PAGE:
Moonwalking with Einstein: The Art and Science of Remembering Everything by Joshua Foer
My rating: 3 of 5 stars
'Moonwalking with Einstein' is a great bit of participatory journalism, and a nice introduction to memory training. You can read it without feeling like you're reading a self-help book, but you still come away with a good idea of the basic techniques and ideas such as the memory palace and the major and PAO (person-action-object) systems for learning numbers.
It's also nicely candid about where memory training falls down: after winning the USA memory championship and going out for a celebratory meal, Foer forgets that he has driven to the restaurant and goes home by train.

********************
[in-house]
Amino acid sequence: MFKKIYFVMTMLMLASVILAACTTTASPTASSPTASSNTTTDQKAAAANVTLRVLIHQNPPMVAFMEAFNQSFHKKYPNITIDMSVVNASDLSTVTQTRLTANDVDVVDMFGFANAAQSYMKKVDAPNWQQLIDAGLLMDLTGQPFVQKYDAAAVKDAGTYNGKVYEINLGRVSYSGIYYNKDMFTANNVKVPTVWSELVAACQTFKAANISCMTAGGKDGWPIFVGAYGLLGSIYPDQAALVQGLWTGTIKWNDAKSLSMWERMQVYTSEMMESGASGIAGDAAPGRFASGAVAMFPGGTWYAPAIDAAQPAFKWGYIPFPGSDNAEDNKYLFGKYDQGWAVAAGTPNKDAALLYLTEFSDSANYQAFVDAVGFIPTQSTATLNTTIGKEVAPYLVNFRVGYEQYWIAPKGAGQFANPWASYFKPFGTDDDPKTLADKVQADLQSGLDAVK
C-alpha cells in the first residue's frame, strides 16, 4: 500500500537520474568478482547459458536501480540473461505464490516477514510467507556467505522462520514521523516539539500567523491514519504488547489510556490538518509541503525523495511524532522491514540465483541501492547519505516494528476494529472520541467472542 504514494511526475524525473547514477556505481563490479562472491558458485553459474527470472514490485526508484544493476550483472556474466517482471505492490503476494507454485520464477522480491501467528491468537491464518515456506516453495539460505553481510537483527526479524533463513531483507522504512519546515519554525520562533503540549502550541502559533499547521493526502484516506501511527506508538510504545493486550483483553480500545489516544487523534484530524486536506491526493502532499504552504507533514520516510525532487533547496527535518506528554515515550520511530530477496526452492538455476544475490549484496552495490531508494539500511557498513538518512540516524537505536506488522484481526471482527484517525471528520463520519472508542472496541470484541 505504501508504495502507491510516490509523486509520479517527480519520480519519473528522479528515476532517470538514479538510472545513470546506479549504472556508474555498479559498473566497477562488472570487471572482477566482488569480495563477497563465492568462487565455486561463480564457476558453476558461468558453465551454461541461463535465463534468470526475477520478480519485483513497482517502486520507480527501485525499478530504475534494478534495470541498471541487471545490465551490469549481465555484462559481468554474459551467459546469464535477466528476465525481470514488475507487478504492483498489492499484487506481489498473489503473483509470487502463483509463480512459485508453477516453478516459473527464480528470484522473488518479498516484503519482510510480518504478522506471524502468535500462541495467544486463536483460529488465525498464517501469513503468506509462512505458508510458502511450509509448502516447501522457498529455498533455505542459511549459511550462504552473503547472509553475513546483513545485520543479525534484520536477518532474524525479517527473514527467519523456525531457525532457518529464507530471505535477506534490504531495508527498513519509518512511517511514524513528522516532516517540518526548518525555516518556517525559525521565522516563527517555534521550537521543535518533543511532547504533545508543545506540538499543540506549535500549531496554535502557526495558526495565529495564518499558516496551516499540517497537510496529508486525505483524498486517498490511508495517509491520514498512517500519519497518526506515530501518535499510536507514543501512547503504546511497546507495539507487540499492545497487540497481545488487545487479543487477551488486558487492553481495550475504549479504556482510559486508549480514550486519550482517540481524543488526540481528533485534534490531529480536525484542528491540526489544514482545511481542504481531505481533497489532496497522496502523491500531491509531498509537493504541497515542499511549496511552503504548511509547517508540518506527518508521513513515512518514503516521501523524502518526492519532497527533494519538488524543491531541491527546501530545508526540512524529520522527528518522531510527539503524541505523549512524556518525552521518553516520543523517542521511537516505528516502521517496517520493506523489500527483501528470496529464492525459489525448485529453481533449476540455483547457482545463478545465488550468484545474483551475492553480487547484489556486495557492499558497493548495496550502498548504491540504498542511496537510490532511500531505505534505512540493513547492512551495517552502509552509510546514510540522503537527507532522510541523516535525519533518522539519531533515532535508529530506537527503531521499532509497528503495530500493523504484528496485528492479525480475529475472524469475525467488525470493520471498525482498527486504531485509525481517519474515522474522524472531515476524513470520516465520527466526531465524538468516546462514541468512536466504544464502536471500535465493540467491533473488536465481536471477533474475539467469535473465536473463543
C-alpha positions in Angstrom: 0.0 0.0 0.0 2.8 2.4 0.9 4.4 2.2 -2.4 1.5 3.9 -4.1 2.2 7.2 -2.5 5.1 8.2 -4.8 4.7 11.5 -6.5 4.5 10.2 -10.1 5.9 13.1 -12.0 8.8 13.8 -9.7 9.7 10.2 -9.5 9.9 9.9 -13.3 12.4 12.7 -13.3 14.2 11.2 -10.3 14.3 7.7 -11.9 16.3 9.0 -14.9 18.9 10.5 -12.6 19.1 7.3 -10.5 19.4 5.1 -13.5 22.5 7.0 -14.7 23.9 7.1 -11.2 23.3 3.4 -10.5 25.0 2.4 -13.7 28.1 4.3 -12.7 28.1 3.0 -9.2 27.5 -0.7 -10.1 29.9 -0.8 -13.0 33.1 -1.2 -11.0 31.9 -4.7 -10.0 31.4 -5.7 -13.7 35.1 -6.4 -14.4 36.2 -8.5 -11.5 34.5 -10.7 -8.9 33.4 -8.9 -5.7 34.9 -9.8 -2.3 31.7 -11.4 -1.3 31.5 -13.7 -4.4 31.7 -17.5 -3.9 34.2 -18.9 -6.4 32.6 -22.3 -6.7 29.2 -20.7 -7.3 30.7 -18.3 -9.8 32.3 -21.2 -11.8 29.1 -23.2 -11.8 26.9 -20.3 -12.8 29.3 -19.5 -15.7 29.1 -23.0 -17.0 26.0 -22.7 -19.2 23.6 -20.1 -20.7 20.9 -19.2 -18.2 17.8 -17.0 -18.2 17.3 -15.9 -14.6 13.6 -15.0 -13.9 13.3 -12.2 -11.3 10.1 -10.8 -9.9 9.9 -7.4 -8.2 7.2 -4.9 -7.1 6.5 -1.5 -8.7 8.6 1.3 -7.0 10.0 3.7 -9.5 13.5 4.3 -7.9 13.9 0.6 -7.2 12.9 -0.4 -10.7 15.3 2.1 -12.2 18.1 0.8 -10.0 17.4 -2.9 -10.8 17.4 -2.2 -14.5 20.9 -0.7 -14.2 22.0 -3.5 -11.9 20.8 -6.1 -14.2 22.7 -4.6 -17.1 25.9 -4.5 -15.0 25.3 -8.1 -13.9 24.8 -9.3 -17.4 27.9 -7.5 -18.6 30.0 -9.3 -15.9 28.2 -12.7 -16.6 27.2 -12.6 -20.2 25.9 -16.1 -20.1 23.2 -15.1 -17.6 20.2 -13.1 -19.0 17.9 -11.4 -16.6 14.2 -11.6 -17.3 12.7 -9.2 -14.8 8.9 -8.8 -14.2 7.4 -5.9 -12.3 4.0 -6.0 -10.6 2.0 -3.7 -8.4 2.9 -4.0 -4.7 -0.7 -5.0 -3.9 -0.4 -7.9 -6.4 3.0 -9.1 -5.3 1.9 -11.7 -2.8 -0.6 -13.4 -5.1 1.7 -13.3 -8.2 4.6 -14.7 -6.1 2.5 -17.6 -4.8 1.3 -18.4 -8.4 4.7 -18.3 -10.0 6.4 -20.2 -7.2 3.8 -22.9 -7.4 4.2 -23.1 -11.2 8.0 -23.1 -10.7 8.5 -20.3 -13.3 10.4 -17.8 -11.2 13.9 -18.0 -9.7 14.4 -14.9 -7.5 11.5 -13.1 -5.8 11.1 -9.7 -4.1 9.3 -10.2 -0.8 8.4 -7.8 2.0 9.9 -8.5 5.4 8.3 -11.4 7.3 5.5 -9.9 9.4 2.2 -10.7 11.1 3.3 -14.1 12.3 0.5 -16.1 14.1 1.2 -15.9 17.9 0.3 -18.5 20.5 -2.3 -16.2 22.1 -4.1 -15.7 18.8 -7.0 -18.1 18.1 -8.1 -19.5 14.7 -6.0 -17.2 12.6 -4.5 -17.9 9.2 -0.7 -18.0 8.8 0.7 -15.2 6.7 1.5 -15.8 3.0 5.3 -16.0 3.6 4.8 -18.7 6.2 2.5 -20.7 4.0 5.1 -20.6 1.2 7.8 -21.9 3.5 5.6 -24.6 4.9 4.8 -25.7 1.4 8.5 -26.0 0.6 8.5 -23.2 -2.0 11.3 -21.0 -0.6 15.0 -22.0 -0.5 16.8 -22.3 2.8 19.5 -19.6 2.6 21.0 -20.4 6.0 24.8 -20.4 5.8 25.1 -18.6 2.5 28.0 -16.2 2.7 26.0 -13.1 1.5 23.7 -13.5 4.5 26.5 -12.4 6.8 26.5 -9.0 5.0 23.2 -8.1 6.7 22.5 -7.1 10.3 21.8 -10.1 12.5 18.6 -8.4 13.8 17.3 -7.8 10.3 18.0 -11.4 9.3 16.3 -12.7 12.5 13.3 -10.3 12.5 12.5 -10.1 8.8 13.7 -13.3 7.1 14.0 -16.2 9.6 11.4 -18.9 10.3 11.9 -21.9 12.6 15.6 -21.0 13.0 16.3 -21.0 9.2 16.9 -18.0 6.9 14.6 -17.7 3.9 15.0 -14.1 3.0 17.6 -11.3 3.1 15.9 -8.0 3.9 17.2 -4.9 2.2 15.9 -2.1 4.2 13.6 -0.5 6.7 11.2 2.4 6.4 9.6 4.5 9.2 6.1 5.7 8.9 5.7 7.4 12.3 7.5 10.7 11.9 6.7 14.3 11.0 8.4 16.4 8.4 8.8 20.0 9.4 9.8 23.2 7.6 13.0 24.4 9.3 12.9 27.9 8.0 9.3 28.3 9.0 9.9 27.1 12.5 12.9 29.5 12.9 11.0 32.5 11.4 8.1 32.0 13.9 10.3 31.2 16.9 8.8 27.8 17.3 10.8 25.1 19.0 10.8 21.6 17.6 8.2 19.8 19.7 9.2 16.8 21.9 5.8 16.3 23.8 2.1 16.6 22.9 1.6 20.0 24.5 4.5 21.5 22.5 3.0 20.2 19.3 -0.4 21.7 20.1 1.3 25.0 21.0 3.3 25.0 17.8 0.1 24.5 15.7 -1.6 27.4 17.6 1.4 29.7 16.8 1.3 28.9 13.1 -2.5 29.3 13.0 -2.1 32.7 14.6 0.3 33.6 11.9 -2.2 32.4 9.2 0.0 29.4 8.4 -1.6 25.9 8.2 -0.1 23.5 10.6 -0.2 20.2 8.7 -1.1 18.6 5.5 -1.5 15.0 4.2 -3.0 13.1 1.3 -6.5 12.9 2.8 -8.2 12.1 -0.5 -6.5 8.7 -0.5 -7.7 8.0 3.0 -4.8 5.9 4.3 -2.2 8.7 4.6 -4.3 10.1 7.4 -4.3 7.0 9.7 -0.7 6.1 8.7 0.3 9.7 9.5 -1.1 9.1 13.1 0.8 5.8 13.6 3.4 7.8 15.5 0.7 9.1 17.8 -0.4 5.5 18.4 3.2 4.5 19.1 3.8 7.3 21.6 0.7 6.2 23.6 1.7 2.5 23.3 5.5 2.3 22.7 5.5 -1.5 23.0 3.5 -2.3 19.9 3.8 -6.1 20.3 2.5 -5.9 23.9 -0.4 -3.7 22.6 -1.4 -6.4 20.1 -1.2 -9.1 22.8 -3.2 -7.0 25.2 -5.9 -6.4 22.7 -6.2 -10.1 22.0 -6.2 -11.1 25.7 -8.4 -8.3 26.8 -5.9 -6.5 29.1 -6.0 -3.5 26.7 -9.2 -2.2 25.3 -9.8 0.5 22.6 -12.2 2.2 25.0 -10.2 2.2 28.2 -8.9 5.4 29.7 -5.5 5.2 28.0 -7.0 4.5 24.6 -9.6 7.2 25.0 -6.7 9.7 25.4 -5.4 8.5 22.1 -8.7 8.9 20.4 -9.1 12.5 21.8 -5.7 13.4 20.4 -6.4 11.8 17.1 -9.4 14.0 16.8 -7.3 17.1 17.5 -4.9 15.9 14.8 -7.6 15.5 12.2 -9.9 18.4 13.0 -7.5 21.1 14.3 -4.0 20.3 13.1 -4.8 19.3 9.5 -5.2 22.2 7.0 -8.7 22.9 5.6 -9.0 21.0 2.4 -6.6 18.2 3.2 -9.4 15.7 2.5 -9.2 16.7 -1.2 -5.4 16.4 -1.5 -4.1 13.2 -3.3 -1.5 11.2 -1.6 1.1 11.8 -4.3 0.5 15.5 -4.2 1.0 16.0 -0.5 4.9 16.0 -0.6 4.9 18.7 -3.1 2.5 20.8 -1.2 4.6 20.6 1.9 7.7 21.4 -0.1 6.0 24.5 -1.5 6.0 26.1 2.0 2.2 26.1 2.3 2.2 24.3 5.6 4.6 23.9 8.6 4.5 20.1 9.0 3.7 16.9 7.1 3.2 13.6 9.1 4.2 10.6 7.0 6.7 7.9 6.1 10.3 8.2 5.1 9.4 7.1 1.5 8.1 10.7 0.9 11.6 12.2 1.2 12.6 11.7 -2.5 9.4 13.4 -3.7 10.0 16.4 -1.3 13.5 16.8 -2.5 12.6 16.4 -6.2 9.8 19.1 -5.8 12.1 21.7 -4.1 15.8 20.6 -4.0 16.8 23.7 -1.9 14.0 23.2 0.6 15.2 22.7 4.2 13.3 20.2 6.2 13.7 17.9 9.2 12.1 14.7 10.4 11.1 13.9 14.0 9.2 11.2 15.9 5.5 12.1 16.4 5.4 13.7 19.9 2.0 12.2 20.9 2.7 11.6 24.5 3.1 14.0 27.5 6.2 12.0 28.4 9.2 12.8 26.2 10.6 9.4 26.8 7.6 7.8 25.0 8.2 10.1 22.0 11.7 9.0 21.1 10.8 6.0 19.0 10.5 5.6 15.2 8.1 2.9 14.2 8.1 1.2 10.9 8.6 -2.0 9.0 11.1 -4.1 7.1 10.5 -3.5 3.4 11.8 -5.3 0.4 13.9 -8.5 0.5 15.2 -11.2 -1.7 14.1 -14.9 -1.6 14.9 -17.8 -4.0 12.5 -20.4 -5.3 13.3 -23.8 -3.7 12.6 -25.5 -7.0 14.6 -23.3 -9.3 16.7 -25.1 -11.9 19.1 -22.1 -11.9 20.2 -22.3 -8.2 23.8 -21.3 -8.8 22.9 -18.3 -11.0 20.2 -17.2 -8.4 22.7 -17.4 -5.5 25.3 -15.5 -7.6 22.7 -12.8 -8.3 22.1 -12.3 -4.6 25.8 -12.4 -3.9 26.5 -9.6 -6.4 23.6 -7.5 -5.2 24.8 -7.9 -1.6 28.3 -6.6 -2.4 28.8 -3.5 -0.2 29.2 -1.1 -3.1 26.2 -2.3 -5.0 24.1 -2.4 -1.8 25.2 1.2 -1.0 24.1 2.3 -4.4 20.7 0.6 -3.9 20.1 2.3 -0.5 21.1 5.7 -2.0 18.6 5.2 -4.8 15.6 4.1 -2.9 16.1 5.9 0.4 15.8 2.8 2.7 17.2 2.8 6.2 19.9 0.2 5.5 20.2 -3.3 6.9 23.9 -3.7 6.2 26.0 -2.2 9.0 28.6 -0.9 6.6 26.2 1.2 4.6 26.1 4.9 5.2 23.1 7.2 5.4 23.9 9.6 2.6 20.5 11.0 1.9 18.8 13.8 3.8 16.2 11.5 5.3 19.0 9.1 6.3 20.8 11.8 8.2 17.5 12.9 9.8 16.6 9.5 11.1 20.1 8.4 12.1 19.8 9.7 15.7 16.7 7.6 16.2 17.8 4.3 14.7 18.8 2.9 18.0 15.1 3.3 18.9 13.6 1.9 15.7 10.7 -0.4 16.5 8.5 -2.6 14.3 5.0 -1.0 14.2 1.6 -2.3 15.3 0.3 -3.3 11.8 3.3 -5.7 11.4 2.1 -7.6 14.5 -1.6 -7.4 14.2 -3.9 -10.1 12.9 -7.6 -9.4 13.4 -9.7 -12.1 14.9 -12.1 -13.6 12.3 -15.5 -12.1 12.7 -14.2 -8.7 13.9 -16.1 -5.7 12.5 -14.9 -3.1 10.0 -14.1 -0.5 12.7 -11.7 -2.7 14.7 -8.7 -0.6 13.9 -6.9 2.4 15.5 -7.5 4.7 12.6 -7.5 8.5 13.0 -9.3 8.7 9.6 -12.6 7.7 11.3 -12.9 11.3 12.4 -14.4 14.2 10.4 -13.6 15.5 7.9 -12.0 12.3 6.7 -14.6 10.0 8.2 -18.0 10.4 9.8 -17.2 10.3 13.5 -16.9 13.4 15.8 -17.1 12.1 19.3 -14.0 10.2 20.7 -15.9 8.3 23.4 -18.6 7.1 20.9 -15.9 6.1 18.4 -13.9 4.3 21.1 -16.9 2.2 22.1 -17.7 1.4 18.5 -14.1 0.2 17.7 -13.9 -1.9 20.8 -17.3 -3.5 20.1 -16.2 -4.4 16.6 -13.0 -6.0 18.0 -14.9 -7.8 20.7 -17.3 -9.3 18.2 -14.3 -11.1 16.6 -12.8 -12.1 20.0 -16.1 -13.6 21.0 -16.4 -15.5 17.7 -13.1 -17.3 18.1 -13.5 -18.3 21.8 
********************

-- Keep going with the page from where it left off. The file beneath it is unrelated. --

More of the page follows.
It would have been nice if the book offered some analysis of memory training techniques versus 'natural' memories, though Foer's book isn't without investigation of people with apparently exceptional natural memories, and indeed one of the best pieces of journalism in the book is his investigation into Daniel Tammet, author of 'Born on a Blue Day'. I felt that Foer didn't go far enough in his discussions of education, the links between memory and moral character, and the links between memory and landscape (particularly interesting to me as a reader of natural history). But the book doesn't pretend to be an academic book: as a piece of participatory journalism it's well written, informative, and entertaining.
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